Deryck Whibley Opens Up About Near-Death Experience, Alcoholism: “Doctors Said I Was Lucky to Be Alive”

Deryck Whibley
Sum 41 rocker Deryck Whibley opened up to Vice's music channel Noisey about his alcoholism and near-death experience, saying he's now "in the best shape of his life"  Chelsea Lauren/WireImage

Deryck Whibley got a second chance at life — and he doesn't intend to waste it. Nearly a year after he landed in the hospital with severe liver and kidney problems brought on by years of "hard boozing," the Sum 41 rocker, now 35, opened up to Vice's music channel Noisey about his alcoholism and subsequent near-death experience, saying he can't wait to get back on his feet — and on a stage.

"I'm glad it happened now and not when I'm like, 50, because my body wouldn't have been able to handle it…However, now I'm feeling better than I've ever felt," he told the site. "I'm healthier. I'm in the best shape of my life."

Eleven months ago, though, he was in the worst shape of his life. As Whibley himself revealed on his website last May, his "liver and kidneys collapsed," and he had to be sedated for a full week in intensive care.

"The doctors said I was lucky to be alive and that there was still a chance I could die," Avril Lavigne's ex recalled of his hospitalization, which preceded months of further complications and recovery. (He told Vice he still has trouble walking and spends "80 percent" of his day in physical therapy.)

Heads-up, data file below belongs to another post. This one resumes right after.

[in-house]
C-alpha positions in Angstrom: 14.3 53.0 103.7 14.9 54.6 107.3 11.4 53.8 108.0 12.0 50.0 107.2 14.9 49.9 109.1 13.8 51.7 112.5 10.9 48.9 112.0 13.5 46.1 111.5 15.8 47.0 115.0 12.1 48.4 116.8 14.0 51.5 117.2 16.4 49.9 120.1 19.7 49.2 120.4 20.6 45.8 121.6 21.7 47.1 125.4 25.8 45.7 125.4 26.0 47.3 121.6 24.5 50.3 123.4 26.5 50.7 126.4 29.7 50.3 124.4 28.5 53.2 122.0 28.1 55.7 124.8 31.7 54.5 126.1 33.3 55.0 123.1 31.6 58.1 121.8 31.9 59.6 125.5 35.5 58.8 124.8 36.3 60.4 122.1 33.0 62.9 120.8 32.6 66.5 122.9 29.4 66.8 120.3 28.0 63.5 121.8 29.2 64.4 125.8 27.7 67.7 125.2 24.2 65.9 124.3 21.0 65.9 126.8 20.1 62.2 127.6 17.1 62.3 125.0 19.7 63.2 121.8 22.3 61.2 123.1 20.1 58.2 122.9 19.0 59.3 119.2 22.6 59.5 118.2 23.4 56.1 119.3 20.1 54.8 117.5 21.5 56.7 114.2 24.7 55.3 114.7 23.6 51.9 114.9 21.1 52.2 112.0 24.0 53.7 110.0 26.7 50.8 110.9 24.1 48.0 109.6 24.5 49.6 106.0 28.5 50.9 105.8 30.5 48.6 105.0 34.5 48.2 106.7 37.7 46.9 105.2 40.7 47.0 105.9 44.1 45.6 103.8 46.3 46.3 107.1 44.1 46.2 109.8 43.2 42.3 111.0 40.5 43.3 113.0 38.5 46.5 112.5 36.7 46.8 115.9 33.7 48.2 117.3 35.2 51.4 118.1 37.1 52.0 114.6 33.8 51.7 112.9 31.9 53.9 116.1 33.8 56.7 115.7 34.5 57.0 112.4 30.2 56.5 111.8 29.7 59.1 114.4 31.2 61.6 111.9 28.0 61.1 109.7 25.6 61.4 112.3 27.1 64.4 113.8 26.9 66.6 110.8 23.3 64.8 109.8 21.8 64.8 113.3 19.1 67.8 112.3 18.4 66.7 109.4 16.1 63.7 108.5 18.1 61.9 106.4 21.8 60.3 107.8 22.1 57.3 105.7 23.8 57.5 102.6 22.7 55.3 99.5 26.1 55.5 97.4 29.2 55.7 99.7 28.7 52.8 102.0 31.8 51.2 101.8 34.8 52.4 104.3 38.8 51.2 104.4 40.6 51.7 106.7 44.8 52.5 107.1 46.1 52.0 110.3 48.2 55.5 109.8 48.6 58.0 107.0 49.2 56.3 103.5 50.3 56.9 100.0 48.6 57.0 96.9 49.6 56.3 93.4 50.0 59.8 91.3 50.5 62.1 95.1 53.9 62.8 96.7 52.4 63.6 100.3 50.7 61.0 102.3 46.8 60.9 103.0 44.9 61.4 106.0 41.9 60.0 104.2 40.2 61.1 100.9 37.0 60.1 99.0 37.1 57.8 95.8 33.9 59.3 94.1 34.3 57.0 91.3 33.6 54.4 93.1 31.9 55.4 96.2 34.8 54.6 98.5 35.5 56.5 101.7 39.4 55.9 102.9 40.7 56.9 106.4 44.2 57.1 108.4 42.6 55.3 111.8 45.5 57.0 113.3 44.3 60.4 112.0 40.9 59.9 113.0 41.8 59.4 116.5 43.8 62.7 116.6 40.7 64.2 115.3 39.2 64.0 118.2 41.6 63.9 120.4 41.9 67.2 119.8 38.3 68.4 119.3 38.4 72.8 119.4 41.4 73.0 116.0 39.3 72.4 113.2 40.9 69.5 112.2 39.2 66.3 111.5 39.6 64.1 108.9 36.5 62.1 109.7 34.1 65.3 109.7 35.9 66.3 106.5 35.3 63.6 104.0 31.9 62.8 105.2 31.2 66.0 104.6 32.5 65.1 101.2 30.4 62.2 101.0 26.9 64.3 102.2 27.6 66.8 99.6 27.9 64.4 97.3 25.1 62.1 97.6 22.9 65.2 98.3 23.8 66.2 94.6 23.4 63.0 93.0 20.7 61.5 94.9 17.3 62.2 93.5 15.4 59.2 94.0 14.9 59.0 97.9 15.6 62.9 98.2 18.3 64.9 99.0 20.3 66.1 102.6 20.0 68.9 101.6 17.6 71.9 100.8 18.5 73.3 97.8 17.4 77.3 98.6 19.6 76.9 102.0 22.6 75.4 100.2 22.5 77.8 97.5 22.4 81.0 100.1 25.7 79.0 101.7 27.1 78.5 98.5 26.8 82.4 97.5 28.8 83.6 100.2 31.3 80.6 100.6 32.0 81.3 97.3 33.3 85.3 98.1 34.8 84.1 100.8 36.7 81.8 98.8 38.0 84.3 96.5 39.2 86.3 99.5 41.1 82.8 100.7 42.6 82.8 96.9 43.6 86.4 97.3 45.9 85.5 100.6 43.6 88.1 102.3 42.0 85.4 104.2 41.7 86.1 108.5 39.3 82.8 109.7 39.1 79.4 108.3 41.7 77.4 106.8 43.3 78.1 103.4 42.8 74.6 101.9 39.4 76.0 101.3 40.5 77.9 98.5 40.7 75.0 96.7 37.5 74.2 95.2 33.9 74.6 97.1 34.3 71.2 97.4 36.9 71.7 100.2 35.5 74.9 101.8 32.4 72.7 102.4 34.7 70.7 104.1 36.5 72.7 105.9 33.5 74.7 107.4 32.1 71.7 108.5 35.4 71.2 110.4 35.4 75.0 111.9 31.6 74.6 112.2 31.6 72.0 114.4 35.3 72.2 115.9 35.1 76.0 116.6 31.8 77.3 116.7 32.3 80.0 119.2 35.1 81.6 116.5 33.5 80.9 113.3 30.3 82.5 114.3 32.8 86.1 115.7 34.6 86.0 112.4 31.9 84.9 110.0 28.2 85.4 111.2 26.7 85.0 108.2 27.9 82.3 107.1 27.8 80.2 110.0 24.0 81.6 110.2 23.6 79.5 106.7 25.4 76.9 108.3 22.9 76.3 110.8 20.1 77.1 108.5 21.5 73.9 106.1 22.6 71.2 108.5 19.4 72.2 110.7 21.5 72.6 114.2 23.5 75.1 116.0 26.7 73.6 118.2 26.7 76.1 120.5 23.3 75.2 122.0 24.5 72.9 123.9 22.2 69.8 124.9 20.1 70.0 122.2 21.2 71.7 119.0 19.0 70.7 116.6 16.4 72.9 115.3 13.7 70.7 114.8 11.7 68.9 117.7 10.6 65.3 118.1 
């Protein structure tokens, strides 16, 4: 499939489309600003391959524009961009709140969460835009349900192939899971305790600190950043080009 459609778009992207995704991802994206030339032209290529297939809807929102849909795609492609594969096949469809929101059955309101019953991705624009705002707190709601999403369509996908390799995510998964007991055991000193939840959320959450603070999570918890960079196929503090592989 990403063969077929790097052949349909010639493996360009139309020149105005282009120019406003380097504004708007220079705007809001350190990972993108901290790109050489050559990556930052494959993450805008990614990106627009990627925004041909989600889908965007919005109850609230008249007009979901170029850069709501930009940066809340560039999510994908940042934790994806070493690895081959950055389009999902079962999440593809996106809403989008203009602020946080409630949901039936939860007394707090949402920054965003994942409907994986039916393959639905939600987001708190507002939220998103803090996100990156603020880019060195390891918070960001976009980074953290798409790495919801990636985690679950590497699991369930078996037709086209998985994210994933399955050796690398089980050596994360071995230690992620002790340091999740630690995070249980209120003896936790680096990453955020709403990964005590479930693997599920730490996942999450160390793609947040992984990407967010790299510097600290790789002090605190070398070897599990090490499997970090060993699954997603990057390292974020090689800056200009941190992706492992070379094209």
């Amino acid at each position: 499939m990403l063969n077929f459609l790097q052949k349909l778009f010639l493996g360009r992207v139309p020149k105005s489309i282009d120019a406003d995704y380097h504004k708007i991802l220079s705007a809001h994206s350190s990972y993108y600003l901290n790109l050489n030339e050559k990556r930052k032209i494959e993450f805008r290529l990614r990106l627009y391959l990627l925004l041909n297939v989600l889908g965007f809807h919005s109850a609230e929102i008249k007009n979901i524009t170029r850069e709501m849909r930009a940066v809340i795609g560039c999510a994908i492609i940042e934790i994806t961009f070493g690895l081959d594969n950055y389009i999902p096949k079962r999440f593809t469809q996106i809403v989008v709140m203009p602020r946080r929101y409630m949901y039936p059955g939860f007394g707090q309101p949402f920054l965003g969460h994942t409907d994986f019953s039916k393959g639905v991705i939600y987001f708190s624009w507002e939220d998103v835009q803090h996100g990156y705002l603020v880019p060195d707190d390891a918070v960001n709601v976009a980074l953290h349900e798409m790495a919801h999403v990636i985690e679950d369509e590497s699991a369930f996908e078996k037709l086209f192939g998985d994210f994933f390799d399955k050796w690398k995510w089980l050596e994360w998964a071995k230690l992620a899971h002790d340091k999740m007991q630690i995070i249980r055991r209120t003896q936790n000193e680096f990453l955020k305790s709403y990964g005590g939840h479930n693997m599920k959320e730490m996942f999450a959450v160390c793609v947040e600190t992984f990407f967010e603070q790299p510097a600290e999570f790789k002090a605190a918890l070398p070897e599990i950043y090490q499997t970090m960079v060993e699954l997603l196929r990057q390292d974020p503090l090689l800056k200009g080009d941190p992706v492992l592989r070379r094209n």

"I do look back and think about how much worse it could have been," he told interviewer Adria Young. "I could have had way more health problems than I had, but my liver is fine! Everything shut down before any more damage could happen. To walk out of there alive, without cirrhosis or needing transplants, you know, it could have been worse."

Whibley's problems with alcohol began at a young age. He was just a teen when he formed Sum 41 in the mid 1990s, and 21 when the band hit it big in 2001, and drinking was a way to cope with his sudden success and nonstop schedule.

"I drank to wake me up and get that fake energy," he explained to Vice. "There were a lot of times I didn't even want to drink, but I was so tired that shots of Jack were all I could do to get onstage."

These days, drinking is the last thing he wants to do. His focus now is on music: Sum 41 is already well into recording their sixth studio album, and Whibley is eager to hit the road again on tour — this time sober. 

"If I literally hadn't done it to death, I might feel like I'll be missing something, but I'm not missing anything," he shared of drinking. "I'm done with it." 

Read Whibley's full interview on Noisey.

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